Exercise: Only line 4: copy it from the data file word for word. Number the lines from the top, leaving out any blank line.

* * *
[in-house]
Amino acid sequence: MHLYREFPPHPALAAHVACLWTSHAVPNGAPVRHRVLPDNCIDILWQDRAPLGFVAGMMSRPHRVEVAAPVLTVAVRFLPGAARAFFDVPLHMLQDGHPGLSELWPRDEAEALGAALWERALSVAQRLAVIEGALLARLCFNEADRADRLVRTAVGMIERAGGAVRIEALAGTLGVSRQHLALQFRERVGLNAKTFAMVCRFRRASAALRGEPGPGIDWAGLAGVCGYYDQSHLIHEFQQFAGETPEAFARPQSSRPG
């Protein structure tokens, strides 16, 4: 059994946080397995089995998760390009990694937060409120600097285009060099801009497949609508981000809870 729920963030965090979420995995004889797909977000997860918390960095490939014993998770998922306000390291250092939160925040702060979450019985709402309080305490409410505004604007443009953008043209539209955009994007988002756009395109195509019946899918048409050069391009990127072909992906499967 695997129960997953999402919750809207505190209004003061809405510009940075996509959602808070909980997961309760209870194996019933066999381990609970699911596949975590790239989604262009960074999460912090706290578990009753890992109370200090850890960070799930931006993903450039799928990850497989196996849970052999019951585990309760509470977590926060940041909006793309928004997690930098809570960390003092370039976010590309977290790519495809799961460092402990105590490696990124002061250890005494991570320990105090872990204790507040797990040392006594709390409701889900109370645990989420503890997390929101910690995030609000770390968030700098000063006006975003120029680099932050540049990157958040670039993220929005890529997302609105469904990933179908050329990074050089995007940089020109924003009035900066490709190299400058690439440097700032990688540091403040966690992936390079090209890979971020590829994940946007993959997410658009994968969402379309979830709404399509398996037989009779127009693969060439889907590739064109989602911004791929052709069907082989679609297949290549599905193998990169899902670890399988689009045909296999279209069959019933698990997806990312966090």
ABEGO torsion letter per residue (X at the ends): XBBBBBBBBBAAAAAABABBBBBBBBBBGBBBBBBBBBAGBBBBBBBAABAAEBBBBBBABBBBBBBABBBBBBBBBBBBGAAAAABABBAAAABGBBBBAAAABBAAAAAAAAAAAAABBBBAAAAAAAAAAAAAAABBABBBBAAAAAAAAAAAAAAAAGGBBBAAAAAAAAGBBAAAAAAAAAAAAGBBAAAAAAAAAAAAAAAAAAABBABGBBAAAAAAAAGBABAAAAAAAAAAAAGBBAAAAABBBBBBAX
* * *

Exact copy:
ABEGO torsion letter per residue (X at the ends): XBBBBBBBBBAAAAAABABBBBBBBBBBGBBBBBBBBBAGBBBBBBBAABAAEBBBBBBABBBBBBBABBBBBBBBBBBBGAAAAABABBAAAABGBBBBAAAABBAAAAAAAAAAAAABBBBAAAAAAAAAAAAAAABBABBBBAAAAAAAAAAAAAAAAGGBBBAAAAAAAAGBBAAAAAAAAAAAAGBBAAAAAAAAAAAAAAAAAAABBABGBBAAAAAAAAGBABAAAAAAAAAAAAGBBAAAAABBBBBBAX